I know. It's February. There is snow on the trees. But, I don't care. It's time to grow! This is probably the earliest start I've ever had and I think this is for the best. My plan this year is to stick with some tried and true staples, while branching out into fields uncharted!
I started these stupice tomato seedlings around February 15th and sowed them today. Although I've never grown these from seedlings, I did receive one plant from a very kind gardener back in 2007 and it was the most prolific and easy to grow cherryish tomato I've had. This will be my only tomato variety this year:Another basic staple is some sweet basil, sown a couple weeks ago, and struggling a little, perhaps from fungus in the soil, but I'm hopeful these will be ok. Besides, I'm in no rush for basil. I just harvested a plant that has been growing for almost a year and made a nice batch of pesto I'll save for later:
- King of the North red bell peppers (seeds started on 2/15)
- Blue potatoes (ordered from Seed Savers Exchange and arriving when it's time to plant)
- Asparagus (ordered from Gurney's and will take 2 years before first harvest)
- Anne Raspberry, a yellow variety (ordered from Gurney's) to replace the Summit Raspberry that died in its first season.
- Scallions (seeds started 2/15, but not sure if they'll sprout. Seeds are old and the chives and gao choi below already sprouted.)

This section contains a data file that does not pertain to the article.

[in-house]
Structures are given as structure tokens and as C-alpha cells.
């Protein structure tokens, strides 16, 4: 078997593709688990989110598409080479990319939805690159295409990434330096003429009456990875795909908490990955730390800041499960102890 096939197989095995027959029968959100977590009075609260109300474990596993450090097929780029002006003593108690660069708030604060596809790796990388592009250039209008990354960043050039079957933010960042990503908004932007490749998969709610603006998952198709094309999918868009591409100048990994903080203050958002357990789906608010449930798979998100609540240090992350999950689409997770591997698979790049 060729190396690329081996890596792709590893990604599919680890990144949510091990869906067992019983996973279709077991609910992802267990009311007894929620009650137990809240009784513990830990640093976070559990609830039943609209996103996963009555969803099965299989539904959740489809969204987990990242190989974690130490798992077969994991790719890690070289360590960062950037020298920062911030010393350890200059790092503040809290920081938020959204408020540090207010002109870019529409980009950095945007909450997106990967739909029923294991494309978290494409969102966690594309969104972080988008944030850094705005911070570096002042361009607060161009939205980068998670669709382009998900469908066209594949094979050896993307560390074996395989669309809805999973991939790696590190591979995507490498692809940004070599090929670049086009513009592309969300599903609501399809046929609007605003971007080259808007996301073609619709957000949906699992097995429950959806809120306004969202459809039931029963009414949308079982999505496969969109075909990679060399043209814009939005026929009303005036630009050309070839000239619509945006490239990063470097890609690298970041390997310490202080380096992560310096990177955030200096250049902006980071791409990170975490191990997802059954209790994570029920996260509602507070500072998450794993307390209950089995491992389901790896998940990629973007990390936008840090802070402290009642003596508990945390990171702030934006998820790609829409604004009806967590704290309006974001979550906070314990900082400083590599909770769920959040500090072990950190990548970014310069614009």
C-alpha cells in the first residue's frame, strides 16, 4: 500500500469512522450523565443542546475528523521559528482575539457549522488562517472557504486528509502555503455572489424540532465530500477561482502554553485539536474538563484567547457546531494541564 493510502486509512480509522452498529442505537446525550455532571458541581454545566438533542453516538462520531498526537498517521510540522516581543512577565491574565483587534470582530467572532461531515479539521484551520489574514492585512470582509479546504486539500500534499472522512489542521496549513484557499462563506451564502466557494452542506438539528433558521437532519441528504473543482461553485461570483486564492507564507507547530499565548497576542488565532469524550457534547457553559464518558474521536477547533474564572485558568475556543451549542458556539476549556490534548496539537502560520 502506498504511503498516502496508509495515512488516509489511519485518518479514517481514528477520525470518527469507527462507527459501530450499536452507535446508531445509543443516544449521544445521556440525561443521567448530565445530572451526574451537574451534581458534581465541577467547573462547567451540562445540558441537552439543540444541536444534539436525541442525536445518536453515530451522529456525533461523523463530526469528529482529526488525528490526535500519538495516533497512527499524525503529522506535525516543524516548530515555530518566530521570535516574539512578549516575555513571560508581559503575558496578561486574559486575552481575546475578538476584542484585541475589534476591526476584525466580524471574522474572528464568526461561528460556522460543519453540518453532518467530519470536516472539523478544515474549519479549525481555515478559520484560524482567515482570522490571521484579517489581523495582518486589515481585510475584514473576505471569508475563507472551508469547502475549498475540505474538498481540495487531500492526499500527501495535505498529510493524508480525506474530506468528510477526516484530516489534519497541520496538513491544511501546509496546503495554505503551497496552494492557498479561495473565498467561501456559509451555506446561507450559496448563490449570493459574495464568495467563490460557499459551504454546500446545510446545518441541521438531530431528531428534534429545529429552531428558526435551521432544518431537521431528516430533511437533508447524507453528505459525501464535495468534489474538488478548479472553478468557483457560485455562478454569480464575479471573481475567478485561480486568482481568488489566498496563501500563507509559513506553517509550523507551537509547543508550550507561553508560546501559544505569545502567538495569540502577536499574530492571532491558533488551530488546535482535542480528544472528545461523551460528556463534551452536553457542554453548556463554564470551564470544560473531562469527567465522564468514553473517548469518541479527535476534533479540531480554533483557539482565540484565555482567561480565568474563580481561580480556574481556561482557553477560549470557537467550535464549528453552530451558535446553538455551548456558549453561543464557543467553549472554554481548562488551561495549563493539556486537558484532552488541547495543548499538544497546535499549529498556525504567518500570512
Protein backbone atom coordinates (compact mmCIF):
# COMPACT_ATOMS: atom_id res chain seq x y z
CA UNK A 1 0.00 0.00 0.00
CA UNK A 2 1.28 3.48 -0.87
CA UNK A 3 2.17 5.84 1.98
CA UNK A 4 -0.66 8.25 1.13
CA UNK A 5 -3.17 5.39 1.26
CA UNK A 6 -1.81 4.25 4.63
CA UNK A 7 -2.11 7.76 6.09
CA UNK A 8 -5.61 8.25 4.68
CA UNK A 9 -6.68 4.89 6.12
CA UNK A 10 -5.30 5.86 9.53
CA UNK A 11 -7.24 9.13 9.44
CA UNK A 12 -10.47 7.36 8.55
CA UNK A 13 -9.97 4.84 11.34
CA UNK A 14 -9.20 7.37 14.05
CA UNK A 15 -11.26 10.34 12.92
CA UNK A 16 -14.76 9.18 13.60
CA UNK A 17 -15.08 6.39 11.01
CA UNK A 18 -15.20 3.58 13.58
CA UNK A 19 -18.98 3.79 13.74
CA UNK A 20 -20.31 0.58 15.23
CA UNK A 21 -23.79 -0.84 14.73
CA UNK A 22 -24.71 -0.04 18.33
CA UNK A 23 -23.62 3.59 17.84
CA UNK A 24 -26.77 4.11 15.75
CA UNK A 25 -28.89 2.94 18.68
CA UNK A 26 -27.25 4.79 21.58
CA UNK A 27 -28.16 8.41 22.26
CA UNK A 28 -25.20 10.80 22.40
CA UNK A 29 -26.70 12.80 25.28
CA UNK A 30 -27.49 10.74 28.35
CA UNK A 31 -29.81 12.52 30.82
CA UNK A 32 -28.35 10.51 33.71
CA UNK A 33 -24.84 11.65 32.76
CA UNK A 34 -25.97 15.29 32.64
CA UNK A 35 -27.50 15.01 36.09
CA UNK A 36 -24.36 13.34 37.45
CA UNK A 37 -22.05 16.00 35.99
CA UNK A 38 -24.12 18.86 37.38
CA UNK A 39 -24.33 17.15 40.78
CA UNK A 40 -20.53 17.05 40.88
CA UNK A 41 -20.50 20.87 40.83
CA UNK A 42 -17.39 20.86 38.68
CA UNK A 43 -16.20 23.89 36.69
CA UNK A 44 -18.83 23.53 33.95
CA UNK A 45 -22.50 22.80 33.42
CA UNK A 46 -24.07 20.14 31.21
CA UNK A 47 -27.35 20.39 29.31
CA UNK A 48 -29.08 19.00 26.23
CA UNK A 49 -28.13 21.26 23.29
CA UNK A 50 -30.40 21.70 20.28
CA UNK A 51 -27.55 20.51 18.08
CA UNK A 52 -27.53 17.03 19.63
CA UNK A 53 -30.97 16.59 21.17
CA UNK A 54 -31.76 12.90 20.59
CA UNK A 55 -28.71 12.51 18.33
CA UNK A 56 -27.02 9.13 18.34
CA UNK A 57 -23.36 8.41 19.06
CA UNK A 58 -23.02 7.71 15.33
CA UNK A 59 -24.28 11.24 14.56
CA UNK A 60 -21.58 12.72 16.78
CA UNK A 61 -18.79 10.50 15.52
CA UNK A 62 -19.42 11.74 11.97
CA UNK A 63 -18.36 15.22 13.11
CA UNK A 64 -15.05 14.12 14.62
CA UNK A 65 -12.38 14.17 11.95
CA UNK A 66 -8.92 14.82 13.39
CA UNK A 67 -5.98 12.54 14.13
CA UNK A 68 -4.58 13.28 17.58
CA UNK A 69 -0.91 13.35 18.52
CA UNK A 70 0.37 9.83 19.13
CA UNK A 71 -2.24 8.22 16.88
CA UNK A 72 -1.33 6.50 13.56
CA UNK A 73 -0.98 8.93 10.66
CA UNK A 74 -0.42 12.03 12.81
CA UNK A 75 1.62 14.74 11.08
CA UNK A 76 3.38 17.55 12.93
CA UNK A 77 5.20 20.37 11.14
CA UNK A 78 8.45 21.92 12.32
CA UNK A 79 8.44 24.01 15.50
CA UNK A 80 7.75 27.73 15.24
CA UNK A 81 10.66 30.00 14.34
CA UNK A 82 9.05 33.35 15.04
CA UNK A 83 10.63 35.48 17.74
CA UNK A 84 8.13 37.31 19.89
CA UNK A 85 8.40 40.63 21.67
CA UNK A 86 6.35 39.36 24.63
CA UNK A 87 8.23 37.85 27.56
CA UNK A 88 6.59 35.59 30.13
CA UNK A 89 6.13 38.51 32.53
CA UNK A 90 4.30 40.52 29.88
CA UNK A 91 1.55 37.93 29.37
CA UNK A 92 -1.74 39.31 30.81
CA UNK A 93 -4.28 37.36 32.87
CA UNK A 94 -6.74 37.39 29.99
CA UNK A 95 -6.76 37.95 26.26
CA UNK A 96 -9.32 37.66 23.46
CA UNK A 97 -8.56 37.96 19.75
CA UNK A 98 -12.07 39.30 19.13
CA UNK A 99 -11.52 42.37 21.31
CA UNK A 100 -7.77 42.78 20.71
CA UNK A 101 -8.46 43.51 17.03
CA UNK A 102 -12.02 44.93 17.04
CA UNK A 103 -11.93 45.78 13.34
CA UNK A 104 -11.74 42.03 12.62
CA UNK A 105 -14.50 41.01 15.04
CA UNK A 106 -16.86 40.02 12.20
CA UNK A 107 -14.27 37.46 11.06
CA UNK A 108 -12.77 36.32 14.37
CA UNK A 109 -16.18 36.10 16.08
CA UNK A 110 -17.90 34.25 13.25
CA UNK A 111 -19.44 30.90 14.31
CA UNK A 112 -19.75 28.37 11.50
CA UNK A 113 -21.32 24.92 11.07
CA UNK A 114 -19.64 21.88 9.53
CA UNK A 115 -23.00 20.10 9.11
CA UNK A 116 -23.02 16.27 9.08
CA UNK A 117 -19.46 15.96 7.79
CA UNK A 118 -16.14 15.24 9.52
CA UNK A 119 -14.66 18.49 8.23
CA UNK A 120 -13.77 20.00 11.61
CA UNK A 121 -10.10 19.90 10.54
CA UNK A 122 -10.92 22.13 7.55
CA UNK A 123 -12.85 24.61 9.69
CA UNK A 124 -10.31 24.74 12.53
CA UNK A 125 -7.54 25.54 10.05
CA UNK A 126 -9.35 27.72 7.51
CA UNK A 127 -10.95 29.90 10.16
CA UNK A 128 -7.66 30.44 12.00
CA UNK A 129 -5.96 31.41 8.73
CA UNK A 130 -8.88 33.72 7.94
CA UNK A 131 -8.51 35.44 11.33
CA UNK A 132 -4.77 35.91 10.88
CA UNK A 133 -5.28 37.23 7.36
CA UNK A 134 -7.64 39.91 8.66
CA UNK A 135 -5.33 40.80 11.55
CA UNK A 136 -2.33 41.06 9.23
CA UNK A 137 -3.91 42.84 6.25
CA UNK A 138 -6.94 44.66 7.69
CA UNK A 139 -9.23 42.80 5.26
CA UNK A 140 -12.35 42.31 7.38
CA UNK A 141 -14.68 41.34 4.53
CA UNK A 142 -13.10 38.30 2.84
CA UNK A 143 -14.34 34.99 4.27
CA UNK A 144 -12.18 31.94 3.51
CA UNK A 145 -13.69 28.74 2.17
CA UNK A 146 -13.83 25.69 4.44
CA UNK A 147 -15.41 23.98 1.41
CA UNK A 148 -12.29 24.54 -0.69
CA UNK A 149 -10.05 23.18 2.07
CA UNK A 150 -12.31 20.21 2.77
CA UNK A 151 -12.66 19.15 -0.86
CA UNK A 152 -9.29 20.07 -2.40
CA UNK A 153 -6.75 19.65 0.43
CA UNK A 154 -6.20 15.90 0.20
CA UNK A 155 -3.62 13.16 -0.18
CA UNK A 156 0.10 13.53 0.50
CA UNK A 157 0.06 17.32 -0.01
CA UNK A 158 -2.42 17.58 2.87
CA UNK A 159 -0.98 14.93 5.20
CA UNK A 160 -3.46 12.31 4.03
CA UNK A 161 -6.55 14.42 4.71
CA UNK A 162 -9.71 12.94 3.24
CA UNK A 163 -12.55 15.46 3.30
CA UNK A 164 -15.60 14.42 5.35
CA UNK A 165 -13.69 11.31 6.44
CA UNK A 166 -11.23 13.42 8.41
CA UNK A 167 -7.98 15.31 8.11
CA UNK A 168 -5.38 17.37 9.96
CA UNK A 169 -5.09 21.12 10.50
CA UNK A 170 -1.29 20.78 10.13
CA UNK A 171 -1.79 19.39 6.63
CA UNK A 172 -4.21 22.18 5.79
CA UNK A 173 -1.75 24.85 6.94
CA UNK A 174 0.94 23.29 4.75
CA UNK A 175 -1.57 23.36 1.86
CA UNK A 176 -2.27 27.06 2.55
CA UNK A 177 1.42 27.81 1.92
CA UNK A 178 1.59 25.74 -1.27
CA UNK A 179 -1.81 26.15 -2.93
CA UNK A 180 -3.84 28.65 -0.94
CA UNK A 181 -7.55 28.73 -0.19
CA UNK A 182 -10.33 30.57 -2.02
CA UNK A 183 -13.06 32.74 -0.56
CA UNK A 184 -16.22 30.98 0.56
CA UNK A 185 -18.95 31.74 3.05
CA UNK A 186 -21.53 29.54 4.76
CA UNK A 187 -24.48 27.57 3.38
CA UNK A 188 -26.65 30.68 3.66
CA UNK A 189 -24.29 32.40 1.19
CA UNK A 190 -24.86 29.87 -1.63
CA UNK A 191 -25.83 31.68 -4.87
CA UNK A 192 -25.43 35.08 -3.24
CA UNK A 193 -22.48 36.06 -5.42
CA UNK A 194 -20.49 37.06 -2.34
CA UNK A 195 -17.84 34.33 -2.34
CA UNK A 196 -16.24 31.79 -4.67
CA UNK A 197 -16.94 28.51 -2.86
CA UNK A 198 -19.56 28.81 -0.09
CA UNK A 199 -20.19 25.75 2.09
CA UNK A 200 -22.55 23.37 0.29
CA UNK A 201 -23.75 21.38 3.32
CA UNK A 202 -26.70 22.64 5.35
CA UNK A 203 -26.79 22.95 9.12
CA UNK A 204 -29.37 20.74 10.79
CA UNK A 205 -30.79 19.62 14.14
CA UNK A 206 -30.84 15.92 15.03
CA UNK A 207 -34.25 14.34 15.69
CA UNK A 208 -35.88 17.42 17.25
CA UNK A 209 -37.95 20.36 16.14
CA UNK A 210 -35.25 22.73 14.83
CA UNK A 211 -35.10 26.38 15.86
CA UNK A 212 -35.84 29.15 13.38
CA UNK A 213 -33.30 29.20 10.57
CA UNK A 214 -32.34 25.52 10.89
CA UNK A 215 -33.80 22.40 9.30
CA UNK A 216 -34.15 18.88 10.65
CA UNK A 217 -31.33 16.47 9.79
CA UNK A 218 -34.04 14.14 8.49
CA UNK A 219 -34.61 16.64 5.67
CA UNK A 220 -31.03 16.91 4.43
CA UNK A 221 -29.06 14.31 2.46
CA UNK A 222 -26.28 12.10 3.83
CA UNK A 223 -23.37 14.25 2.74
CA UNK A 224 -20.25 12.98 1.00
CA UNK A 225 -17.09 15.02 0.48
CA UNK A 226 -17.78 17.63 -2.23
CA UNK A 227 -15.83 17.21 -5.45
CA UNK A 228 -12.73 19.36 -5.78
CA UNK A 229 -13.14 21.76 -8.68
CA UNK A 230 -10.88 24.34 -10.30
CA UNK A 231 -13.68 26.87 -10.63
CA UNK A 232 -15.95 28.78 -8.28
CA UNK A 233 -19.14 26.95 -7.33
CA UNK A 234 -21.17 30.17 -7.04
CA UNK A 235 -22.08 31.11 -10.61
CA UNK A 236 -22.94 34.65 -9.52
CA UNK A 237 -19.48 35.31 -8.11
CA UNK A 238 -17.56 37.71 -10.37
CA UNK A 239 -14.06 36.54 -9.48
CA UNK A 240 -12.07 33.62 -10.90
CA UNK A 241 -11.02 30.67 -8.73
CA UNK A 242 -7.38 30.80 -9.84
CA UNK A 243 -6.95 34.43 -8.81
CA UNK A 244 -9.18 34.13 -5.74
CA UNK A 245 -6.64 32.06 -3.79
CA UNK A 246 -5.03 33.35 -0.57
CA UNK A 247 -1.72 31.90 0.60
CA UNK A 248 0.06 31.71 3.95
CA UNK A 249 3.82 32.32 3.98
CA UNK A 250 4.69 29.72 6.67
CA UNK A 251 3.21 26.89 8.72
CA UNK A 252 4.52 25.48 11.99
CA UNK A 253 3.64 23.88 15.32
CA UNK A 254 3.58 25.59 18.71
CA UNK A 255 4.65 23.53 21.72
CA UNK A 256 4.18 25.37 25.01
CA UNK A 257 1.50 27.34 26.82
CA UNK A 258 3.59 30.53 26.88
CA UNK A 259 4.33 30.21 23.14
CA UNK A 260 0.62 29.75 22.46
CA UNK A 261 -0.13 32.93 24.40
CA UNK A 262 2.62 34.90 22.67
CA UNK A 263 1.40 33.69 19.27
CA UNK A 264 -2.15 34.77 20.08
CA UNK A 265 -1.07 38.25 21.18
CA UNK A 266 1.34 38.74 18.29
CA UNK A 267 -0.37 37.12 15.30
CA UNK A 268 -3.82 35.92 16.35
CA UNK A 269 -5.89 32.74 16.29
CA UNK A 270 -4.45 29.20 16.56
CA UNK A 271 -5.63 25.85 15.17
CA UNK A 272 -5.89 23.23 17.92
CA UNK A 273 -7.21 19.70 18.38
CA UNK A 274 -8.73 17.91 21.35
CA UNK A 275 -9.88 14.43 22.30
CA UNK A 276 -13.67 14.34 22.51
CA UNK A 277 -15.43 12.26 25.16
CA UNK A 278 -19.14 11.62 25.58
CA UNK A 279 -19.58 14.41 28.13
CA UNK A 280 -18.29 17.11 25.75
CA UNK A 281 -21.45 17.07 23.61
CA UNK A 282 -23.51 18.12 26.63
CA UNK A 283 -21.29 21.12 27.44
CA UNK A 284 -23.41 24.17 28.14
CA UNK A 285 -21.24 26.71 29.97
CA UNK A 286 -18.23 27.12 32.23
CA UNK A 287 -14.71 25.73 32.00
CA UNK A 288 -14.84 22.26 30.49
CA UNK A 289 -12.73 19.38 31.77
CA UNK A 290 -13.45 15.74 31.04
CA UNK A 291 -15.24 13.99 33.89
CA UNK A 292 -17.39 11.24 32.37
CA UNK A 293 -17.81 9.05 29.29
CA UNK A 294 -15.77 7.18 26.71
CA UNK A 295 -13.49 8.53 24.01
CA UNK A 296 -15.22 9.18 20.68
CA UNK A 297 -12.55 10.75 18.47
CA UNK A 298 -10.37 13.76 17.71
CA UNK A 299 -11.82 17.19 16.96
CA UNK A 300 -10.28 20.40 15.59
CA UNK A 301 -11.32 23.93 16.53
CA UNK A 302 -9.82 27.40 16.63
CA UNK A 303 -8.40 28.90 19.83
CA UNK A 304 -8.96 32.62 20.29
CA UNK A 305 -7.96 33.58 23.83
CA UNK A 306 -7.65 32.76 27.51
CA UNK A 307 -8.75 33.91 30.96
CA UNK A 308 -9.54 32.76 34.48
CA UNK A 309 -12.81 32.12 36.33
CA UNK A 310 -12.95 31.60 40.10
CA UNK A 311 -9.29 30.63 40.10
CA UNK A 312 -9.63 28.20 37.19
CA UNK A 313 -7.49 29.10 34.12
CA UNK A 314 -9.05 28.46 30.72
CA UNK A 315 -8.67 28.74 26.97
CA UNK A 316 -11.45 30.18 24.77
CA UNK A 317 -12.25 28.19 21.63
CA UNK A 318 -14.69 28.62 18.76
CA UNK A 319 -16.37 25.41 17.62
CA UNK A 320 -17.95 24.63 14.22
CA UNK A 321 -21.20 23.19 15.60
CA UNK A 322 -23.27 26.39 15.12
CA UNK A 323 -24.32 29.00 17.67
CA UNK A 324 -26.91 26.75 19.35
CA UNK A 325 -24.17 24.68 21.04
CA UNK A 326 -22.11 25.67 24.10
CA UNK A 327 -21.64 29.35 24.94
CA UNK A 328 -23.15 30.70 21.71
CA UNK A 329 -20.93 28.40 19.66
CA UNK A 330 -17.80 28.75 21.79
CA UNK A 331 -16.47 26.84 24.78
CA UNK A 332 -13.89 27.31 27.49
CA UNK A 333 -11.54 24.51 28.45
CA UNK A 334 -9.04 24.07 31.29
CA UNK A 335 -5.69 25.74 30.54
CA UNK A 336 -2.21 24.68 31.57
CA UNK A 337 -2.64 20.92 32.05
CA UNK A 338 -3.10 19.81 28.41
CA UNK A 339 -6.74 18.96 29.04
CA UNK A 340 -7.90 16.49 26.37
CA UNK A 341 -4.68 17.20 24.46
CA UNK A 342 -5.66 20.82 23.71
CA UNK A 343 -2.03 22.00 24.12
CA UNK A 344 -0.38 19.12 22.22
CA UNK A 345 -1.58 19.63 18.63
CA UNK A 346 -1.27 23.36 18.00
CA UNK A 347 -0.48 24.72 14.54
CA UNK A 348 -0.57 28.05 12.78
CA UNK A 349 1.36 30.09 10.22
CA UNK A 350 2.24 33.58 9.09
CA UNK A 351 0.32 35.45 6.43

Also, things I haven't tried to grow from seed before (seeds started 2/15):
- Chives (I just love those purple flowers and aphids ate mine to the ground last year)
- Chinese Chives (Gao Choi) (These are a must with shrimp and eggs. Sounds weird but tastes amazing)
In fall, I also want to try growing Crocus Sativus, whose stamens are the source of saffron, the world's most expensive spice. I want my own supply of saffron!!
I'm sure there will be other new things to try this year, as well. I'll be replanting my strawberries, as those that are planted have been growing a bit wild. I've read that you have to replant strawberries every few years, as the runners and plants start to return to the wild strawberry state. These are tiny and strange, and I've noticed this is happening to mine. I'm going with 100% Honeoye june-bearing strawberries. I believe these are the kind that my family enjoys best. Hope I'm right!!
I'll be starting lettuce, spinach and peas shortly. These ought to be the first to go outside. Look for more posts as the season goes on!